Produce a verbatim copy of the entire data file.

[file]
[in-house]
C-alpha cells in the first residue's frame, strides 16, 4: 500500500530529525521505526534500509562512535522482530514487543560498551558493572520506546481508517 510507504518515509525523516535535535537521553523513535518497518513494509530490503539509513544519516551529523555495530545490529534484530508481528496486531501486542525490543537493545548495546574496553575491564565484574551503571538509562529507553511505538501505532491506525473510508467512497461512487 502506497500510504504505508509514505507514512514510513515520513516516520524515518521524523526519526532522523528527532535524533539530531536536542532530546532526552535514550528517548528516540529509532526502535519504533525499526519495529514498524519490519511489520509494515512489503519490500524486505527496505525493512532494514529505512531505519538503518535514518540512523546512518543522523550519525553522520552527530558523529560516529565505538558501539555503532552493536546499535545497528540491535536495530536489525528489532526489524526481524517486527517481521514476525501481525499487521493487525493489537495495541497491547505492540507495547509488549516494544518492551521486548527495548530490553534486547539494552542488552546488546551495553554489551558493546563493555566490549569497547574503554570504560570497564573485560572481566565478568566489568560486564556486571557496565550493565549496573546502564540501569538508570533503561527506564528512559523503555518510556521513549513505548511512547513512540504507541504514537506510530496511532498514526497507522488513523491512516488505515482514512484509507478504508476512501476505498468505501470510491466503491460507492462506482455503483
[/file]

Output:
[in-house]
C-alpha cells in the first residue's frame, strides 16, 4: 500500500530529525521505526534500509562512535522482530514487543560498551558493572520506546481508517 510507504518515509525523516535535535537521553523513535518497518513494509530490503539509513544519516551529523555495530545490529534484530508481528496486531501486542525490543537493545548495546574496553575491564565484574551503571538509562529507553511505538501505532491506525473510508467512497461512487 502506497500510504504505508509514505507514512514510513515520513516516520524515518521524523526519526532522523528527532535524533539530531536536542532530546532526552535514550528517548528516540529509532526502535519504533525499526519495529514498524519490519511489520509494515512489503519490500524486505527496505525493512532494514529505512531505519538503518535514518540512523546512518543522523550519525553522520552527530558523529560516529565505538558501539555503532552493536546499535545497528540491535536495530536489525528489532526489524526481524517486527517481521514476525501481525499487521493487525493489537495495541497491547505492540507495547509488549516494544518492551521486548527495548530490553534486547539494552542488552546488546551495553554489551558493546563493555566490549569497547574503554570504560570497564573485560572481566565478568566489568560486564556486571557496565550493565549496573546502564540501569538508570533503561527506564528512559523503555518510556521513549513505548511512547513512540504507541504514537506510530496511532498514526497507522488513523491512516488505515482514512484509507478504508476512501476505498468505501470510491466503491460507492462506482455503483